Who Opposed US Involvement In World War 1 And Why
Why were many in the U.S. opposed to entering WWI?
There were people in the United States who were opposed to us joining World War I. Many Americans couldn’t believe the Europeans would be foolish enough to go to war. They didn’t want us to make the same mistake. World War I had the potential to be a very long and a very costly war. Some Americans didn’t want us to be a part of that.
Other people didn’t want to go to war with Germany. This was a sentiment held by many German-Americans. They knew if we went to war against Germany, life for them would become more difficult. They expected there would be discrimination against Germans as well as possible acts of hostility against Germans.
Some people were furious with the British when the war began. Great Britain was interfering with our trade also. Since both sides were interfering with our trade, it was hard to justify choosing one side over the other.
Finally, some of our goals in World War I were very idealistic. Joining this war to make it the last war ever or to make the world safer for democratic governments were goals that would be hard to achieve.
People had valid reasons for us to stay out of World War I.
There were many currents of opposition to World War I in the United States. Capitalists such as Henry Ford believed that capitalism was a force for diplomacy and peace, but Ford's mission to forge peace in Europe in 1915 was sadly unsuccessful. Some Irish-Americans were opposed to supporting the British in the war, and some German-Americans opposed joining the war against Germany. Women's groups and religious groups were also in favor of pacifism and believed that the United States should stay out of the war, and the left, including Socialists and Marxists, felt that the war was only for the benefit of the bourgeoisie. These groups supported Wilson during his re-election campaign of 1916, when he ran on the slogan "He kept us out of war." However, when Wilson decided to send American troops to the war in 1917, he argued that fighting in the war would result in greater world peace, as it was "a war to end all wars." Many of the groups that had formerly opposed the war supported Wilson's efforts to fight in World War I to pursue world peace.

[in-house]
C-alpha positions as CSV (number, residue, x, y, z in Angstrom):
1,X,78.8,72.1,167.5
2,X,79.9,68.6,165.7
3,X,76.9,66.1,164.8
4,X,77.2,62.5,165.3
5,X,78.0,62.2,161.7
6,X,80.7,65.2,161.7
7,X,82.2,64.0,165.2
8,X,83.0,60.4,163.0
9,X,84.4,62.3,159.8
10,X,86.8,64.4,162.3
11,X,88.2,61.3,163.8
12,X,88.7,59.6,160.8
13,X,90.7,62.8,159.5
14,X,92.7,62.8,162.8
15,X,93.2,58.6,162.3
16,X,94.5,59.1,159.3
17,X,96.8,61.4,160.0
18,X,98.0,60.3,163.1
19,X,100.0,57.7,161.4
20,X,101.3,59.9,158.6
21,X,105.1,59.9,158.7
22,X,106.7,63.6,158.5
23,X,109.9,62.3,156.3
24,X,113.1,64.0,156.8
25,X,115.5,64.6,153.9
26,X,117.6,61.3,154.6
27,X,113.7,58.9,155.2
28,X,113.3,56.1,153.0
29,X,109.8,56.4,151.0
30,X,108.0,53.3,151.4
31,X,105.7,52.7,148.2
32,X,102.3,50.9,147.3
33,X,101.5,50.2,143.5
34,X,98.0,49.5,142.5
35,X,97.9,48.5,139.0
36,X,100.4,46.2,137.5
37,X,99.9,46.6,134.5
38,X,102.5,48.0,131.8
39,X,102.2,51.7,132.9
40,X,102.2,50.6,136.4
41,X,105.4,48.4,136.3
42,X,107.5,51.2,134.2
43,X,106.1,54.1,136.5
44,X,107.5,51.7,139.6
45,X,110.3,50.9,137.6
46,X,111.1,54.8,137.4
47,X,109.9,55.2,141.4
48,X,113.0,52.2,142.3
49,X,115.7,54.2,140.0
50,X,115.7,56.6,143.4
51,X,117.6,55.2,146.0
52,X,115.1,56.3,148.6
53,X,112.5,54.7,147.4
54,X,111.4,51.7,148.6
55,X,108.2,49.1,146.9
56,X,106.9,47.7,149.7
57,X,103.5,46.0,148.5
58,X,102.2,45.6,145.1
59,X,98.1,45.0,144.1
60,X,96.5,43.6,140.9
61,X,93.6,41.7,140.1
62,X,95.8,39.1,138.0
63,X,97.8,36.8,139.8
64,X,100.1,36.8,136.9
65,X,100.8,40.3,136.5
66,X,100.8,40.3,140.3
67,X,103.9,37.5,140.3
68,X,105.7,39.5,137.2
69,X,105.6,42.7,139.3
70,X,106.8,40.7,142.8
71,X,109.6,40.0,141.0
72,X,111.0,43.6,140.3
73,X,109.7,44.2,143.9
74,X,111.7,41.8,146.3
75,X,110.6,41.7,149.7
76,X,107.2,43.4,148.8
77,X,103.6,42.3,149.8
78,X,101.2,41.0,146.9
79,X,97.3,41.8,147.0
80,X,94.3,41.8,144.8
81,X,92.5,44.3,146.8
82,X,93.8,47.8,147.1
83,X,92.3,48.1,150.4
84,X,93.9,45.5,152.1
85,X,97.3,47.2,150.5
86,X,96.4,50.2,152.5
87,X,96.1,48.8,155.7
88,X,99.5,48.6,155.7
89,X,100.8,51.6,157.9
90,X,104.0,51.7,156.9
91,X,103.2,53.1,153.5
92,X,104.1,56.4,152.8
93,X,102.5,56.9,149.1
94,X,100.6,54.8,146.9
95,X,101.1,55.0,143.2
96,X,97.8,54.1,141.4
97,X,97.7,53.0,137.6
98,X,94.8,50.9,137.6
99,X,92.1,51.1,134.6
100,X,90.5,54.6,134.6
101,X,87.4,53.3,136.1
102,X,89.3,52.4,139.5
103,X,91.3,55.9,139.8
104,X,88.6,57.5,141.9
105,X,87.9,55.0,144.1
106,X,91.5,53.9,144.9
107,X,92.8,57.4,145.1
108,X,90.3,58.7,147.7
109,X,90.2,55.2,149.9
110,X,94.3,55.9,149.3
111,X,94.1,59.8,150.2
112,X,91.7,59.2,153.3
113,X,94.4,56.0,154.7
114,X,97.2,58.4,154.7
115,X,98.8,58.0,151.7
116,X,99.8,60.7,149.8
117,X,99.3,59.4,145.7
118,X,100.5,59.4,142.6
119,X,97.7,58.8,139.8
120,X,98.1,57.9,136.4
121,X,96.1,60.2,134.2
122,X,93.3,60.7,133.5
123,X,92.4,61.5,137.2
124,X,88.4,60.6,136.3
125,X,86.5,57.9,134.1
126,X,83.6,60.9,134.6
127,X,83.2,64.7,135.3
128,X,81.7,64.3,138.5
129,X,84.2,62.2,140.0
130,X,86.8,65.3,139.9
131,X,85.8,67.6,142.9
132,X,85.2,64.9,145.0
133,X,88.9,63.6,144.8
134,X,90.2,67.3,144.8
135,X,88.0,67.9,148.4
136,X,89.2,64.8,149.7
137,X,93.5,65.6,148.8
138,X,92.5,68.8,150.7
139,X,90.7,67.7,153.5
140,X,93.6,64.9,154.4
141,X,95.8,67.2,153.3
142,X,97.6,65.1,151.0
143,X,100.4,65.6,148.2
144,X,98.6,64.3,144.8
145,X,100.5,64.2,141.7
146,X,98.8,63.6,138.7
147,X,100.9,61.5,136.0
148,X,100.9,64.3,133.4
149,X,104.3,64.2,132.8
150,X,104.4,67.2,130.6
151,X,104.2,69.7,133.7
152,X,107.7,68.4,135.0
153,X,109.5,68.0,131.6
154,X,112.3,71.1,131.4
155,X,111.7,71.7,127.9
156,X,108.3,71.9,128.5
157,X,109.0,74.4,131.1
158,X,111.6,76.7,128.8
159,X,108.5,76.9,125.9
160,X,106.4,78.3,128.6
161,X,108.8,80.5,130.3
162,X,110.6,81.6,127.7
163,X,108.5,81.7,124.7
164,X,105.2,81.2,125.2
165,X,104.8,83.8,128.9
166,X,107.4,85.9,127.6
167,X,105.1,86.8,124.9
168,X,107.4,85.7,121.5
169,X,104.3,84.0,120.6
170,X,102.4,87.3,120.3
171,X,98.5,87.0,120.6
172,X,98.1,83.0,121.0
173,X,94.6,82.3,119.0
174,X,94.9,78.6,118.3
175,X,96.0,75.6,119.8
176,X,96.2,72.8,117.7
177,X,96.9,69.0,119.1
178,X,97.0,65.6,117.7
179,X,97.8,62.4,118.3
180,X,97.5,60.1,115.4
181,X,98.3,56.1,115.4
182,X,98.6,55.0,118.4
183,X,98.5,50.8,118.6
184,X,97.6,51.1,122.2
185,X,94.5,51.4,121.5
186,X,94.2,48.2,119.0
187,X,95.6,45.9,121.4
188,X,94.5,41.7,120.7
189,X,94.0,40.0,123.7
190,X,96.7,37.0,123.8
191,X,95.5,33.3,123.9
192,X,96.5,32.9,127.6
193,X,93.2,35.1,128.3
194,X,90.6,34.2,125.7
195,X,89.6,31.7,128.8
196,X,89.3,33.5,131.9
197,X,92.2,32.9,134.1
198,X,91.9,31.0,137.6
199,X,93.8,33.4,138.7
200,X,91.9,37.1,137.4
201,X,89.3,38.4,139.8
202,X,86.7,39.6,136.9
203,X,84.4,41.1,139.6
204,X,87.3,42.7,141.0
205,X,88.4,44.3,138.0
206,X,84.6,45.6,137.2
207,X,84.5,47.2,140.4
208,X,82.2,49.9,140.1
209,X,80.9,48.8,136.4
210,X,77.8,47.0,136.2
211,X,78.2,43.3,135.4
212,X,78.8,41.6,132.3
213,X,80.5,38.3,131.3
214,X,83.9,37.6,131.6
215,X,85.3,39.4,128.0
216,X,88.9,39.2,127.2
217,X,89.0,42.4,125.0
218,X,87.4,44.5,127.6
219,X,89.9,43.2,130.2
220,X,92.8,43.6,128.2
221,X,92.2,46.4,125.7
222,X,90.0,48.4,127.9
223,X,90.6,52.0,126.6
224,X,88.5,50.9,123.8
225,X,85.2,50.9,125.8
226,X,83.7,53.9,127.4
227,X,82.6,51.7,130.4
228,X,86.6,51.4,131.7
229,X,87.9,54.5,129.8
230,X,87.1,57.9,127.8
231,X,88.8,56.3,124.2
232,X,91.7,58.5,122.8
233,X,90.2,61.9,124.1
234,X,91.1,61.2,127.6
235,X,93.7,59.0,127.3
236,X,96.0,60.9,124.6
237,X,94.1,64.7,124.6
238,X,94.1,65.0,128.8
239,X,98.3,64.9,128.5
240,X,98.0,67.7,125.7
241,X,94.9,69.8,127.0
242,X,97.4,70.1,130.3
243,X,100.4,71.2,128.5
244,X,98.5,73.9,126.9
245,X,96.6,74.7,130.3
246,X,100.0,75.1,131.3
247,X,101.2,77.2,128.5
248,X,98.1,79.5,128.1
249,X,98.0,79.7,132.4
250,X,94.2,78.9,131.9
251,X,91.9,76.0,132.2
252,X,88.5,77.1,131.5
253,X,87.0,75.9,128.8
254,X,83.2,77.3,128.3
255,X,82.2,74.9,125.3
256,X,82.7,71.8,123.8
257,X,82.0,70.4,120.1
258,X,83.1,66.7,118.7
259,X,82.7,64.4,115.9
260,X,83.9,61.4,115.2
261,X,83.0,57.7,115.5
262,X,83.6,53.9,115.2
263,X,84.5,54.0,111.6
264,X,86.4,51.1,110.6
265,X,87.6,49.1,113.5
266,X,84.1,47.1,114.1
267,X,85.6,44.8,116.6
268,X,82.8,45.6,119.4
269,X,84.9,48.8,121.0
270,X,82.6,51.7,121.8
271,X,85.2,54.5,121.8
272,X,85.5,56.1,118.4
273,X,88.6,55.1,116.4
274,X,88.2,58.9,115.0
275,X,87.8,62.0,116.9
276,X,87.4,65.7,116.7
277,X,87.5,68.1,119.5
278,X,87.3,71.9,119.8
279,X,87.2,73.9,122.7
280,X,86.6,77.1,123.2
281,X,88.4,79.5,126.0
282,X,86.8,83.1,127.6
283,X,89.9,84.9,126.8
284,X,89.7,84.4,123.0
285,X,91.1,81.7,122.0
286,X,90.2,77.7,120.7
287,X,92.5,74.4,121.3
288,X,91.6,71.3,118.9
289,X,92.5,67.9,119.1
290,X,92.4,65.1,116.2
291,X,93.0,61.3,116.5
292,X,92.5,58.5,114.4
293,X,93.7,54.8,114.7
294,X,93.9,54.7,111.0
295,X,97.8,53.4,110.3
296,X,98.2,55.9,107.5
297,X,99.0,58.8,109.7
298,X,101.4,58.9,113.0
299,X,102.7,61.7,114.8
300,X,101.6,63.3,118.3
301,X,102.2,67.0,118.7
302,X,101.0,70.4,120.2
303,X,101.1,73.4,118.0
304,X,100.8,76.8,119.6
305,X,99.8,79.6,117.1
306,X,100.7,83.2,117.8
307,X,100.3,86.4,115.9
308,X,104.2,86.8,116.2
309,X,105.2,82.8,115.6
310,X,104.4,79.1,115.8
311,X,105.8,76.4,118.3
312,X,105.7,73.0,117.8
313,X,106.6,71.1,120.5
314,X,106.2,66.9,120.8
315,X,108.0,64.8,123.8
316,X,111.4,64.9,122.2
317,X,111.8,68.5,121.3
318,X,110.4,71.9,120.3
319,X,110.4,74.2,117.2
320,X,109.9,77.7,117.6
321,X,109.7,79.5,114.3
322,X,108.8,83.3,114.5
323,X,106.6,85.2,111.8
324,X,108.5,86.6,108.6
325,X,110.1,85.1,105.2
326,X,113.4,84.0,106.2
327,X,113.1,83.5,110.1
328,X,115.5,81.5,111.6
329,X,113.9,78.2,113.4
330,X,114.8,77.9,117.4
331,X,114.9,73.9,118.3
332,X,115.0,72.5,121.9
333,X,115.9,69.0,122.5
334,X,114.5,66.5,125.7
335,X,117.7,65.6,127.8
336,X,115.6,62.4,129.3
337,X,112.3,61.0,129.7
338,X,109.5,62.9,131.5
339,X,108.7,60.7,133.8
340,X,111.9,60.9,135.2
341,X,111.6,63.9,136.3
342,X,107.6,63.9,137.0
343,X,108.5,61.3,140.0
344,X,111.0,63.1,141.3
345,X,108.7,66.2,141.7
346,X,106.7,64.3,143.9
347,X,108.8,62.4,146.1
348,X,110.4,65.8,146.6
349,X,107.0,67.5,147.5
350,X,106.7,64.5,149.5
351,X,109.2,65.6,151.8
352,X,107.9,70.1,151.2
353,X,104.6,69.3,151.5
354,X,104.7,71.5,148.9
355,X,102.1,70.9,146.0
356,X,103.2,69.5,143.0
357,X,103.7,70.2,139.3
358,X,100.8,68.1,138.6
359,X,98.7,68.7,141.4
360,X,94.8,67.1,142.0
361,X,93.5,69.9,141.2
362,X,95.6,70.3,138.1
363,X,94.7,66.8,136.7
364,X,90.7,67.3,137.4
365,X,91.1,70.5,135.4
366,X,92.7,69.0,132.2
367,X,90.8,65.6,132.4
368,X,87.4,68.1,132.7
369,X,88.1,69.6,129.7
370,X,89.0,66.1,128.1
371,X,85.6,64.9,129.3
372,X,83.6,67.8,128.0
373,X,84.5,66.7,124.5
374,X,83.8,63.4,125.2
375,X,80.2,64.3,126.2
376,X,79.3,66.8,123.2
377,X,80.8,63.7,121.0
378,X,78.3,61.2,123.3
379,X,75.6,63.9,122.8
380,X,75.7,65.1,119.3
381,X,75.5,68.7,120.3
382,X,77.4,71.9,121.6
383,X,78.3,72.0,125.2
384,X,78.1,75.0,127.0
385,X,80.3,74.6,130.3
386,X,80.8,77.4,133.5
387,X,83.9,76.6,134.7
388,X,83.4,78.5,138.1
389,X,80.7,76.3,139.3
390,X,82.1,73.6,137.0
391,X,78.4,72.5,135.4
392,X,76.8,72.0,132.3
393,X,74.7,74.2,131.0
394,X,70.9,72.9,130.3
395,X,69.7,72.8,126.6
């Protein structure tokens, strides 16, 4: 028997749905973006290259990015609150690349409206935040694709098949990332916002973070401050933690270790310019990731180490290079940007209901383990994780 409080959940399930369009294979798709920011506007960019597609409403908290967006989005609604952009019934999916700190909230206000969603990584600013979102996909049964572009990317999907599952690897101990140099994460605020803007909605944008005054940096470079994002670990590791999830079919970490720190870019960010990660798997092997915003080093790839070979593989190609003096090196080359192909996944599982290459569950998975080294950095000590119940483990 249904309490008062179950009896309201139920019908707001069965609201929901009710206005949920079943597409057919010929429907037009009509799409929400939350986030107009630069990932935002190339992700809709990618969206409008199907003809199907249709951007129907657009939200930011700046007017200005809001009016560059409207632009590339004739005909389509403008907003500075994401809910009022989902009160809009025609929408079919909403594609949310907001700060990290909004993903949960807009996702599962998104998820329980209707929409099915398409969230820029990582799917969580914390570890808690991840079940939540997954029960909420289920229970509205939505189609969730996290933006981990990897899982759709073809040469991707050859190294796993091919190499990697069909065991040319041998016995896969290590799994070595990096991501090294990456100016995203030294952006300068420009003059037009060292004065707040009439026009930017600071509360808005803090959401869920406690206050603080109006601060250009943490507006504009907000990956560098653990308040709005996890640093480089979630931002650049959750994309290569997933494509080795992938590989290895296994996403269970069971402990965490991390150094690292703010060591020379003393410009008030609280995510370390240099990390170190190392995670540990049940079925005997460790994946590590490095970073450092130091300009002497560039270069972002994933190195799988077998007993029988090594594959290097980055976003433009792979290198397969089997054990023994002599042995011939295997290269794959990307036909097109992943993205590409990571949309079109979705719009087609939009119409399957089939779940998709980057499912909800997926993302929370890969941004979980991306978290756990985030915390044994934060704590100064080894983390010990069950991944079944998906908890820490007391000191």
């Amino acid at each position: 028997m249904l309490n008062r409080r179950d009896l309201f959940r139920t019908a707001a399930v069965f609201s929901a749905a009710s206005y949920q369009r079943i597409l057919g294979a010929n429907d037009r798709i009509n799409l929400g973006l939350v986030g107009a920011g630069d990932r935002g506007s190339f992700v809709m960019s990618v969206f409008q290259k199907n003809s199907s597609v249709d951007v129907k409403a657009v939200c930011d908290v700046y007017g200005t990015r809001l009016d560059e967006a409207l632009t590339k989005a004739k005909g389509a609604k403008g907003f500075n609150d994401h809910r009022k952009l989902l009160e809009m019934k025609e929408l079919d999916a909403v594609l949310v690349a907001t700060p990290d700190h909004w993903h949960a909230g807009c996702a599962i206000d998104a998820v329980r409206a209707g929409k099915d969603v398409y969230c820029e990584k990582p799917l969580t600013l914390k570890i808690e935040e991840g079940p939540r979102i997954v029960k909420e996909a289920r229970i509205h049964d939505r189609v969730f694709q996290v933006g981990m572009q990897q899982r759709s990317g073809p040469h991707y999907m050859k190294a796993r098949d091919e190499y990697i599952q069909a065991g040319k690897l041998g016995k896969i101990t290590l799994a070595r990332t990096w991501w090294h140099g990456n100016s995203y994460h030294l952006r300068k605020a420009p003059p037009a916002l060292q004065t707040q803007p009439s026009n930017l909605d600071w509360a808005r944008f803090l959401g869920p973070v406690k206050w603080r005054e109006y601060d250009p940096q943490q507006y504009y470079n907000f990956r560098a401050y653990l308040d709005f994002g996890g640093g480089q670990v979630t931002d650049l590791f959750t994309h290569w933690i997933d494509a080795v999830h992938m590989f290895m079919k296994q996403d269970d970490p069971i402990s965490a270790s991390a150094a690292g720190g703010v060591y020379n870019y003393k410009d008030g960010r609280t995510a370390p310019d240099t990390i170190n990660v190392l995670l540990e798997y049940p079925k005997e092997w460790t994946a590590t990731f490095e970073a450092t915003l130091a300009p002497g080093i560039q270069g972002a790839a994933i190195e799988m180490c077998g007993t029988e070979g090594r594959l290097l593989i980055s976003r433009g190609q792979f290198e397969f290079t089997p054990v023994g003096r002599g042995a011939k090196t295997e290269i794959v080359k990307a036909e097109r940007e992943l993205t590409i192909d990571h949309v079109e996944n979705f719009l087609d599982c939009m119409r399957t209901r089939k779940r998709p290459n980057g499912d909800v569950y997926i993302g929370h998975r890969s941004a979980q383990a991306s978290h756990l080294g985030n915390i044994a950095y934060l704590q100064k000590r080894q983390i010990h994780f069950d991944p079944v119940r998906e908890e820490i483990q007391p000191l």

Many Americans were opposed to the war and wanted to remain neutral. Initially these sentiments were supported by President Woodrow Wilson in his message to the 63rd Congress. The president anticipated negative consequences of the war for the US if they decided to intervene and urged the American people to remain neutral to the war. The need to remain neutral was critical because the American population included citizens of countries engaged in the war. The German-Americans would want success for Germany while French-Americans and British-Americans would wish the same for their countries. The other section of the population opposed the war because it would increase tensions throughout American society, leading to an outbreak of violence on American soil by the American people themselves.
Many people in the United States were very opposed to the idea of getting involved in World War I. They did not think the war had anything to do with the United States. They believed that the war was really something that only involved the Europeans -- it wasn't about any big issue that Americans should care about.
Other Americans opposed the war because they did not want the US to take the side of the British. This was especially true of German immigrants (who liked Germany, of course) and of Irish immigrants (who hated Britain for colonizing their homeland).
Finally, socialists opposed the war because they thought it was just a thing that the rich were doing to get richer. They didn't want the poor to die for the sake of rich men's profits.